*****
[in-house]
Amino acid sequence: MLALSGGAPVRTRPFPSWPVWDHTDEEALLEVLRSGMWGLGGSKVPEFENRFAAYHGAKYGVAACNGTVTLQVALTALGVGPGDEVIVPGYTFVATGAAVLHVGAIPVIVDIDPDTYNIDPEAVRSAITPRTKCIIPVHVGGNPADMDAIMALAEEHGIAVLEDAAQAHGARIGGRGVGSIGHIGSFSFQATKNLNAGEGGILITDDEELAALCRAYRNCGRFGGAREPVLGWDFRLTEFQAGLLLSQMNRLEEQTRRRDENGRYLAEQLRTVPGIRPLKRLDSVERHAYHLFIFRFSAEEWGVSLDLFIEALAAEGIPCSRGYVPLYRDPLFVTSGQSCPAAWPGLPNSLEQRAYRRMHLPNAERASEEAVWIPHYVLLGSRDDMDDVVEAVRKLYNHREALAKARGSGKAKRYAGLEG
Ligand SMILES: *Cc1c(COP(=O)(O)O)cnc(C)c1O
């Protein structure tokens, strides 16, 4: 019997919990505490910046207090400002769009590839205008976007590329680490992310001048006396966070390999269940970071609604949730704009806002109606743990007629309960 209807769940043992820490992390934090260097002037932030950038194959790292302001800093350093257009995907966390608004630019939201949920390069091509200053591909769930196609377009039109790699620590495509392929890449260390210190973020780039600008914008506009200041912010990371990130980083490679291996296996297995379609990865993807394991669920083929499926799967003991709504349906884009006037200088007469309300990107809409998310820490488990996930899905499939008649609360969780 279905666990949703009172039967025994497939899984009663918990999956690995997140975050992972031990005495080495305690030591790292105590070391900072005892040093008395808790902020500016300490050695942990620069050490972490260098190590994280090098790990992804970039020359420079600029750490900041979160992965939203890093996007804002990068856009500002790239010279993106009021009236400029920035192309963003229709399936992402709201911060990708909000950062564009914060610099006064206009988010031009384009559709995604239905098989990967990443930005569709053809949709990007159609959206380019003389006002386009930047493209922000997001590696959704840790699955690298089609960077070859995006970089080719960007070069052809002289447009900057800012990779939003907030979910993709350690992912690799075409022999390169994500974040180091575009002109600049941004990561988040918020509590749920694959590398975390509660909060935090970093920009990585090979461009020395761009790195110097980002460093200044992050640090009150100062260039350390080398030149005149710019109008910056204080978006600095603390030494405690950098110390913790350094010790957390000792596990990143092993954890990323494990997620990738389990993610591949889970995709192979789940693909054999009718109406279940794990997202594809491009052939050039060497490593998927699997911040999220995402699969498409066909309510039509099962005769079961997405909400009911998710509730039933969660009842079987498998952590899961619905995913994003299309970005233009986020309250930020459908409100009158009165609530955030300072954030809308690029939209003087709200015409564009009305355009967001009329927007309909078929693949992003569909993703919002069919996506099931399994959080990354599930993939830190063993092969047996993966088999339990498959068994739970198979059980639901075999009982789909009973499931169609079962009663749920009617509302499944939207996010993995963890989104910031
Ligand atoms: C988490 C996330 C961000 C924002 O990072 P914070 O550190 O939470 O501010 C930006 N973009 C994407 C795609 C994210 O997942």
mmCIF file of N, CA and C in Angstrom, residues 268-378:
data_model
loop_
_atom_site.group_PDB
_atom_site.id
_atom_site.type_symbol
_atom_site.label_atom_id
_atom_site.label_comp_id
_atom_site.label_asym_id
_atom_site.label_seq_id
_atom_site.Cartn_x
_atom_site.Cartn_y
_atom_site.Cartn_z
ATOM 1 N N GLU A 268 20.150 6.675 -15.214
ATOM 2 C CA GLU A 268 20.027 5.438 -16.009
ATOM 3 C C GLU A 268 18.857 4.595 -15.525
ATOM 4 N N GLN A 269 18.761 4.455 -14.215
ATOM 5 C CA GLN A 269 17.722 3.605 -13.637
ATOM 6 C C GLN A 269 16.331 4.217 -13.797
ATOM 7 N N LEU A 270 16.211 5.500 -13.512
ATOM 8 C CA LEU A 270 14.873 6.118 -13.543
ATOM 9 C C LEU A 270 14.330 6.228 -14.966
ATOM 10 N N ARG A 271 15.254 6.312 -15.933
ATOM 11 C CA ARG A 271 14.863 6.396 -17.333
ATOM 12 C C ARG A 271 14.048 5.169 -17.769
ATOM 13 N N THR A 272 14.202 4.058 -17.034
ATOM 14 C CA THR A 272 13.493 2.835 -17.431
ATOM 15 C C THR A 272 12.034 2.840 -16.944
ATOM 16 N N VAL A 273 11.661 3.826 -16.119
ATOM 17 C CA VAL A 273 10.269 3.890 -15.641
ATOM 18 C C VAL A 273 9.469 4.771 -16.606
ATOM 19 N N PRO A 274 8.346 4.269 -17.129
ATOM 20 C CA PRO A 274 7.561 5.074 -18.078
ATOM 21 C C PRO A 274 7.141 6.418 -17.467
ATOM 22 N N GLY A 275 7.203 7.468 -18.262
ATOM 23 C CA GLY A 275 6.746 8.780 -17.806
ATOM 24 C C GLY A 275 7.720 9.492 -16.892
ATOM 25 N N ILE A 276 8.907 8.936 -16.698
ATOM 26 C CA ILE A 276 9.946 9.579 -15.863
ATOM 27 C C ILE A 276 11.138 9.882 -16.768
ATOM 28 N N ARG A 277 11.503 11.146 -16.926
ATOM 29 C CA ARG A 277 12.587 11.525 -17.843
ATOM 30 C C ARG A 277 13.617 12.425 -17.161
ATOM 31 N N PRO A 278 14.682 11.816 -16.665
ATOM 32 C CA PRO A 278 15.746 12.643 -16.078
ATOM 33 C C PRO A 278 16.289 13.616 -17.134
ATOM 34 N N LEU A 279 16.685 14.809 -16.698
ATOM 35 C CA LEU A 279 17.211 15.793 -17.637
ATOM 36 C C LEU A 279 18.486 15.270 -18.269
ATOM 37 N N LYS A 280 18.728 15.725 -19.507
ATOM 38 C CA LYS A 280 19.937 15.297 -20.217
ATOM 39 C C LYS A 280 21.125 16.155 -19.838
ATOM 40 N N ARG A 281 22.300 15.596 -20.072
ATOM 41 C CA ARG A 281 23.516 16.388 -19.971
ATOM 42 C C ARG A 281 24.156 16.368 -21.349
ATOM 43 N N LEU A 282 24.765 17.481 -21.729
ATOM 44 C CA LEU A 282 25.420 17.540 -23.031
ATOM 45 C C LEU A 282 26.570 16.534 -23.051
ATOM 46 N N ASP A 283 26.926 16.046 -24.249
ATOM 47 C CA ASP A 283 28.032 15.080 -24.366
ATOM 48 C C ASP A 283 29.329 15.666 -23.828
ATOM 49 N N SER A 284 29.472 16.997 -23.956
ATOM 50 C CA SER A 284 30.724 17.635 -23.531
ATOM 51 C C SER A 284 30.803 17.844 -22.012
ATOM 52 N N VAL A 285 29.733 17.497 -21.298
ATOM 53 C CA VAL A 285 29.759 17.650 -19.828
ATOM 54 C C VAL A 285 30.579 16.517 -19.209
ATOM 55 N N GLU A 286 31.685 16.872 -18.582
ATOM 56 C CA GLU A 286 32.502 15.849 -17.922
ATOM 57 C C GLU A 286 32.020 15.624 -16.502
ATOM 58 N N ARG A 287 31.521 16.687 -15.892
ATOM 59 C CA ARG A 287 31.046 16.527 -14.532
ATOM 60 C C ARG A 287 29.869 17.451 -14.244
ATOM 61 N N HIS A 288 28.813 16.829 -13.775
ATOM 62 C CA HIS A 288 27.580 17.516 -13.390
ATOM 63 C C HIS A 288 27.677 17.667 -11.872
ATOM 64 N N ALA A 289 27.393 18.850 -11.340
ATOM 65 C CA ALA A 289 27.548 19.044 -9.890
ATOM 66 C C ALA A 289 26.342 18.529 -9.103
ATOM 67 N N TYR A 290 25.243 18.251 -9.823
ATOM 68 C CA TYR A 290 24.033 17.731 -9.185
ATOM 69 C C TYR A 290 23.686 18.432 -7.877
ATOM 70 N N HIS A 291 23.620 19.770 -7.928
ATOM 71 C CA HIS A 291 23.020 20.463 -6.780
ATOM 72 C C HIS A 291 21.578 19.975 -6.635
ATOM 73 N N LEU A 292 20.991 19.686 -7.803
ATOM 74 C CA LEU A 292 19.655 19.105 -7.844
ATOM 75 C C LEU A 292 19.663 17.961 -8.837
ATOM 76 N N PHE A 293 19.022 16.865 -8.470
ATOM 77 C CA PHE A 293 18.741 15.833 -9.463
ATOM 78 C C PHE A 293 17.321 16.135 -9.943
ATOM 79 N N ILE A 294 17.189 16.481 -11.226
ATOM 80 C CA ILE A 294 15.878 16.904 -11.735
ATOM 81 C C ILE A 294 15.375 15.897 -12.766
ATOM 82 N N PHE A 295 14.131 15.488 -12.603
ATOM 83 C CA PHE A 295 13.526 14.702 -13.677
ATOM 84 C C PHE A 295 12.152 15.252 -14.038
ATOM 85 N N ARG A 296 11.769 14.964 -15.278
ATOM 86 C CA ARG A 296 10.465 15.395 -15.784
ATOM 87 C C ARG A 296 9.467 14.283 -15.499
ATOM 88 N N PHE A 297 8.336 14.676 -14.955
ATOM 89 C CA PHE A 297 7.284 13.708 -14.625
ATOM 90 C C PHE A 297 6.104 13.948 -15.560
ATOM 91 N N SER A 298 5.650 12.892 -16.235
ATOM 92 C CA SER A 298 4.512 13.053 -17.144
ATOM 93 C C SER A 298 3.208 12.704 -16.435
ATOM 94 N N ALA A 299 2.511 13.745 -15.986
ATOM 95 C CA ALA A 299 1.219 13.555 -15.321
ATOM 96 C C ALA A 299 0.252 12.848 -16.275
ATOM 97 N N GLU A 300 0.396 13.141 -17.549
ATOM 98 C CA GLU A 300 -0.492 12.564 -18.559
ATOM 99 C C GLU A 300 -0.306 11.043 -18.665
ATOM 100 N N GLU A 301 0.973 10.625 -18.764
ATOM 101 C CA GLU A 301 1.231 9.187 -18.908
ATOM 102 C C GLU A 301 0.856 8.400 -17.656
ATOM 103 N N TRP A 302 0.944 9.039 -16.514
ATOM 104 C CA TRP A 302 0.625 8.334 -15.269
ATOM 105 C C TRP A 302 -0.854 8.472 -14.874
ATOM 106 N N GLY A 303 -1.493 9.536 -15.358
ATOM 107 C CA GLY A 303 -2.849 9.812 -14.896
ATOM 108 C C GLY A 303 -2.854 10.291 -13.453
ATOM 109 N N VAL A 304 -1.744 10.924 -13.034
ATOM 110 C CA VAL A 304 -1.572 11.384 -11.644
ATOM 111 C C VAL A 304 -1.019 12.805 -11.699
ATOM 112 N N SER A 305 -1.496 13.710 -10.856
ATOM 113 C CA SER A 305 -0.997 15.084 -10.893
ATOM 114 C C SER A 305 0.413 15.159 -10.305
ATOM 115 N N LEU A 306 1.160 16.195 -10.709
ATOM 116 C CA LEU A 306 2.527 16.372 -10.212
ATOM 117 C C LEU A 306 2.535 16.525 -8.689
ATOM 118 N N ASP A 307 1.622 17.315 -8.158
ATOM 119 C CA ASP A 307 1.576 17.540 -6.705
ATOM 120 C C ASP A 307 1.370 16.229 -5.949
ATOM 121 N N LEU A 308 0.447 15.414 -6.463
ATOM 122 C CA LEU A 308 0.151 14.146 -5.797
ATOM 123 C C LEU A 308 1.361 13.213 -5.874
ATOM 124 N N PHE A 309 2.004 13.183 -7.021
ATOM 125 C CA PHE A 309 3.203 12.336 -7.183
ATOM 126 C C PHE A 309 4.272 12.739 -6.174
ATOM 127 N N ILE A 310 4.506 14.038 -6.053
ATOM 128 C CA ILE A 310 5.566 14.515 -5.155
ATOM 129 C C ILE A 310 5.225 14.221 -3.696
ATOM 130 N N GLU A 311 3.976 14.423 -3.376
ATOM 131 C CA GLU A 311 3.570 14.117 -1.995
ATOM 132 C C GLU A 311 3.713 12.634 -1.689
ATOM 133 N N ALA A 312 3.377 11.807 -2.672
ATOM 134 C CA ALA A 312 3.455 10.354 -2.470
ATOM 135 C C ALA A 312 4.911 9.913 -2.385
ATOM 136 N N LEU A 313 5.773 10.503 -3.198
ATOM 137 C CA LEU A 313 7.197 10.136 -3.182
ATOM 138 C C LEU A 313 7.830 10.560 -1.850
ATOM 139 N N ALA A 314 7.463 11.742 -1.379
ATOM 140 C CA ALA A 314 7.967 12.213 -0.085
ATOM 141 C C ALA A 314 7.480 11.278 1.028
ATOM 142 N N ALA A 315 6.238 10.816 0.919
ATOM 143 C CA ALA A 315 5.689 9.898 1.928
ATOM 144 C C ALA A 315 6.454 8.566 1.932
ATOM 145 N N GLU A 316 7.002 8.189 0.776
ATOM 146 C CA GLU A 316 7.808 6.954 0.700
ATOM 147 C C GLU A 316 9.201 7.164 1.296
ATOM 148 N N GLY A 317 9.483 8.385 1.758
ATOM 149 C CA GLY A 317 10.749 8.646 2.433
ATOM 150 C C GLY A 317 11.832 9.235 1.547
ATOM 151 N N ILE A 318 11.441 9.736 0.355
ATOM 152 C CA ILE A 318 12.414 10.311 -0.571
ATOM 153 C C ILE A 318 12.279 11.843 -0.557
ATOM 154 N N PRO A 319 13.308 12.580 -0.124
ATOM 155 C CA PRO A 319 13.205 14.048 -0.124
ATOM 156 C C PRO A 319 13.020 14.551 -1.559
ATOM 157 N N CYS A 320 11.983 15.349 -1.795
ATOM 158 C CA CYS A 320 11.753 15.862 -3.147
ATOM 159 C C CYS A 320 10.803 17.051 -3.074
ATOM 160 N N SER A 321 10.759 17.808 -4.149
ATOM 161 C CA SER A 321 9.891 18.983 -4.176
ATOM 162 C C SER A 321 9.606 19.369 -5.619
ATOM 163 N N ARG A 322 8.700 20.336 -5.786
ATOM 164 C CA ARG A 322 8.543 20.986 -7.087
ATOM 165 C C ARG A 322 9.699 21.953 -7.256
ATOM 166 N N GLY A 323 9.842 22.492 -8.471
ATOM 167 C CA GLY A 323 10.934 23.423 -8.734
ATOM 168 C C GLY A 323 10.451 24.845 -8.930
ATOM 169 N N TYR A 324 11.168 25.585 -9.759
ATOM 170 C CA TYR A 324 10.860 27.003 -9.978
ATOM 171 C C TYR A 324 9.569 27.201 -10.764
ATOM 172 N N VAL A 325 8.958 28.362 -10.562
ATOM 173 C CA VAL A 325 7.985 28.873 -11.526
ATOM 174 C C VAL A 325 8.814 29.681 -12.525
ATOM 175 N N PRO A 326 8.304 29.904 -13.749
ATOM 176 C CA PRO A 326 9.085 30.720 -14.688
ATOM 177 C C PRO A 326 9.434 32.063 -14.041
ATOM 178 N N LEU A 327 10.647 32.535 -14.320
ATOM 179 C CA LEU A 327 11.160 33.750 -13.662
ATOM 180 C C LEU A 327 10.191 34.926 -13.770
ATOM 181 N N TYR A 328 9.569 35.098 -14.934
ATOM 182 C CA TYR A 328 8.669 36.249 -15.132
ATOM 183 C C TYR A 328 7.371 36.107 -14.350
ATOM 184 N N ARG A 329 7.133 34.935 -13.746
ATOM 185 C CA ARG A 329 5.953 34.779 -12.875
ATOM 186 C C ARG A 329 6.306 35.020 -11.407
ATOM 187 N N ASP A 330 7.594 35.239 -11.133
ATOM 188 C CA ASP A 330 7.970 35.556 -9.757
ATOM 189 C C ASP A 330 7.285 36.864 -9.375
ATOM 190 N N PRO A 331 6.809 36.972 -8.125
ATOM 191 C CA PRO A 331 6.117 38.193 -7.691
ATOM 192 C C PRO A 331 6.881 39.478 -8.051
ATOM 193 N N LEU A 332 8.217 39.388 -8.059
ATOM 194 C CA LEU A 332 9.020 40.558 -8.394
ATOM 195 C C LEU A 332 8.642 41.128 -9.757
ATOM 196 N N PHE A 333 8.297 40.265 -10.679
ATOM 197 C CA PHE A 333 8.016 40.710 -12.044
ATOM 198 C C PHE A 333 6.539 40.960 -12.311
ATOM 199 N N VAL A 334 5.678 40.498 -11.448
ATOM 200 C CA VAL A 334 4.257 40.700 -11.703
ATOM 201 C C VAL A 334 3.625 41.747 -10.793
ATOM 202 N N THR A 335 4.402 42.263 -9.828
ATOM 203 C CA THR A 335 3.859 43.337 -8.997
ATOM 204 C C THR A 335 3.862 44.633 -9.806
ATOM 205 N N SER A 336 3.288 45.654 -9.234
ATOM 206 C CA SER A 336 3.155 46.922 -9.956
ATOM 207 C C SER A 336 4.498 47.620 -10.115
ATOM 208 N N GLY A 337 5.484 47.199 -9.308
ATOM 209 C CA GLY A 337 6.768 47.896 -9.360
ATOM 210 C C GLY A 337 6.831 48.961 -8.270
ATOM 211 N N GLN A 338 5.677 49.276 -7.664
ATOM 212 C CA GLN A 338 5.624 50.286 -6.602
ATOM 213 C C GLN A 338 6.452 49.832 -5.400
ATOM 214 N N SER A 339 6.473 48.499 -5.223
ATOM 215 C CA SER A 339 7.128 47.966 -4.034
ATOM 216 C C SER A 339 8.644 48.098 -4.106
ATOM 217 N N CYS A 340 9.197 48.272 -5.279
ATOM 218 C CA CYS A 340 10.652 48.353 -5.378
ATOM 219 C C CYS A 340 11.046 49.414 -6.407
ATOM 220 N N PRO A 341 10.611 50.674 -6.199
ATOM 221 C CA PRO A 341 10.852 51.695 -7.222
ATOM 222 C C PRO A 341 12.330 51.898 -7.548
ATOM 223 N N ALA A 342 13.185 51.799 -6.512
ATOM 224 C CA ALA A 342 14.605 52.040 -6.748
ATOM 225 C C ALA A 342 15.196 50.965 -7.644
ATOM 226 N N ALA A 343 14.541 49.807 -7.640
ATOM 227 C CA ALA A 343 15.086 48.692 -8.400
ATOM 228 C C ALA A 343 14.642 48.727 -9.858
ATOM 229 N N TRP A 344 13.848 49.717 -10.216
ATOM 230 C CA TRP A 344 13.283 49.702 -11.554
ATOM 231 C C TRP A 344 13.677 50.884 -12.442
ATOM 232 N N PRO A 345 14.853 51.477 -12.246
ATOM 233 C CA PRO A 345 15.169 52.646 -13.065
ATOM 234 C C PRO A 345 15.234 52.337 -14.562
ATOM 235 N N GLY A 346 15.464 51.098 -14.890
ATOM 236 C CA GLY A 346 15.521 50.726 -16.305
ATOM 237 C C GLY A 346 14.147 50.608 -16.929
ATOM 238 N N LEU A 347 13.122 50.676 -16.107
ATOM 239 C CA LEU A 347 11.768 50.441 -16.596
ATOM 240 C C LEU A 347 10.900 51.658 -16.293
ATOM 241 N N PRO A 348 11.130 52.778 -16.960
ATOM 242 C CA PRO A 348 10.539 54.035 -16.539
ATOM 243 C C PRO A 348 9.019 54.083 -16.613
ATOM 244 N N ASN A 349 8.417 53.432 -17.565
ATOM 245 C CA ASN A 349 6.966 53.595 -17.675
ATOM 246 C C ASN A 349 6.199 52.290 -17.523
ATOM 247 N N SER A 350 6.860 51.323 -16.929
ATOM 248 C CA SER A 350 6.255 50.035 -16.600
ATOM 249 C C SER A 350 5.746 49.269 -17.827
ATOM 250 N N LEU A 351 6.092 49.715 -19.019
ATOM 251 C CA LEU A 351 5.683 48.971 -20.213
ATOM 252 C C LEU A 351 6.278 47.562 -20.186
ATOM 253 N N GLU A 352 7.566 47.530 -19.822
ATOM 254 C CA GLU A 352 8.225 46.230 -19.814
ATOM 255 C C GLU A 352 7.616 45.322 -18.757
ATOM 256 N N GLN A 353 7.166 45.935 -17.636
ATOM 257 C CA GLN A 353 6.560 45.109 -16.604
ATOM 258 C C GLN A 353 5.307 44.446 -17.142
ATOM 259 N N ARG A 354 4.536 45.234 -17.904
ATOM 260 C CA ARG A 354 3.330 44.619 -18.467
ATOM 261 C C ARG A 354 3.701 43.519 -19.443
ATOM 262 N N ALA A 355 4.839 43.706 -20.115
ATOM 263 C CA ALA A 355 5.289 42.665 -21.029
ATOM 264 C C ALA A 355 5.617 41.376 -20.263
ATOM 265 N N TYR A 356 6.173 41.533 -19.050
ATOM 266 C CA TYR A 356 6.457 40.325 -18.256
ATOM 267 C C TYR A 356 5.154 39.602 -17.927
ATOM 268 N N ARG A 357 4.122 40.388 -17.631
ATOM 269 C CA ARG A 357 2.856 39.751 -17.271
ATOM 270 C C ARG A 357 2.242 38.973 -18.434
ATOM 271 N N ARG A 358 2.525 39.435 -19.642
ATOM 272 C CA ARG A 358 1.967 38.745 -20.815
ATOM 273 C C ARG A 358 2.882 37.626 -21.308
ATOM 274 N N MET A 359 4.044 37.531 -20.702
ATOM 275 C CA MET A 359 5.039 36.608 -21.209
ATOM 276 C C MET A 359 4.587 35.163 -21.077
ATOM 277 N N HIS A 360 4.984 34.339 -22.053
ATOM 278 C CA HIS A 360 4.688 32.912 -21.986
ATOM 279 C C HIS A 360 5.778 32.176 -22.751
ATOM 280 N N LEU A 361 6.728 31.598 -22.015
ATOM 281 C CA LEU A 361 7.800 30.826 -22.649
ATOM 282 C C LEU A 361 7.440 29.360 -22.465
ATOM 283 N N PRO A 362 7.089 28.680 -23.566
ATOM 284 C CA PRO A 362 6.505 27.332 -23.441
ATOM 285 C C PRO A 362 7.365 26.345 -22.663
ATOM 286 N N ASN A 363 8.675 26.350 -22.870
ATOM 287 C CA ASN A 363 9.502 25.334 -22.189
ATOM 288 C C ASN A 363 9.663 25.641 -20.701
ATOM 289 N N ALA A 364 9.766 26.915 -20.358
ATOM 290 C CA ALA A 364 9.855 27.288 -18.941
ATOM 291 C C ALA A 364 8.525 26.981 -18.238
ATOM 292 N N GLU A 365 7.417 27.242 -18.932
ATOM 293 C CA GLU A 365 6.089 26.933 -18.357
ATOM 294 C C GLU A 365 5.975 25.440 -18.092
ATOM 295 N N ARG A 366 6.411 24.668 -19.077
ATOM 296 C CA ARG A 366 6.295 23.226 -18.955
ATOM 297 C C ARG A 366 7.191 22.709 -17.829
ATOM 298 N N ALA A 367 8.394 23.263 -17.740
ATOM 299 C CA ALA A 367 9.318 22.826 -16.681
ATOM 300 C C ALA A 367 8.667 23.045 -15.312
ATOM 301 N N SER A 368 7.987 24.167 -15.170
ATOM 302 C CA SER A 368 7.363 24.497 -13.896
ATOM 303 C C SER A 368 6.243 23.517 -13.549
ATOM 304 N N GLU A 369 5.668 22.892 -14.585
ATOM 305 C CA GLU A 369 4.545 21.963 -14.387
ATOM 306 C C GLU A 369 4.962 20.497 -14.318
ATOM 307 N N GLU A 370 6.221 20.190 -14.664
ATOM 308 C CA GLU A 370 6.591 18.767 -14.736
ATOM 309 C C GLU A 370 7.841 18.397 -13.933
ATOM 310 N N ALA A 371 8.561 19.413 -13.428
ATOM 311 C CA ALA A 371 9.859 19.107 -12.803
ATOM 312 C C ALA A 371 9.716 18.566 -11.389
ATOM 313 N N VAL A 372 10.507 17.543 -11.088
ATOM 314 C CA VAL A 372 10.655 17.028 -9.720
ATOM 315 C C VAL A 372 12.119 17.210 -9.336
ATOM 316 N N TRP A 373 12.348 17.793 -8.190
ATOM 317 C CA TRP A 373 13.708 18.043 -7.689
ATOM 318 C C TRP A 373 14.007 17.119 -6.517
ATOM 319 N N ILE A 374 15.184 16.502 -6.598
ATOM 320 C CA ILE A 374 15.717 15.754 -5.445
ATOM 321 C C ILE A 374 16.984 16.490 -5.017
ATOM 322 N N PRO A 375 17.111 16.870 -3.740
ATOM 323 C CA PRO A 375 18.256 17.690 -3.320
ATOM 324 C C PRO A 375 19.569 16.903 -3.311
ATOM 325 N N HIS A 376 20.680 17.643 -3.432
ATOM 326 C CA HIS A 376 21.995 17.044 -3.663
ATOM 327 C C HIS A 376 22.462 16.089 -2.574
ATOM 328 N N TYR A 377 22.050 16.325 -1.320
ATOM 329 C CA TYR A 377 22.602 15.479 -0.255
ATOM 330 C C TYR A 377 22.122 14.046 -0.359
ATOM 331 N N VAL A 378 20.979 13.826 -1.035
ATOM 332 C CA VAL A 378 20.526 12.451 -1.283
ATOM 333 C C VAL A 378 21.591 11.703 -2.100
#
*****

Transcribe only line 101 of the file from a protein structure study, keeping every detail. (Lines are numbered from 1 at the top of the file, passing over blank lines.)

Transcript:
ATOM 83 C CA PHE A 295 13.526 14.702 -13.677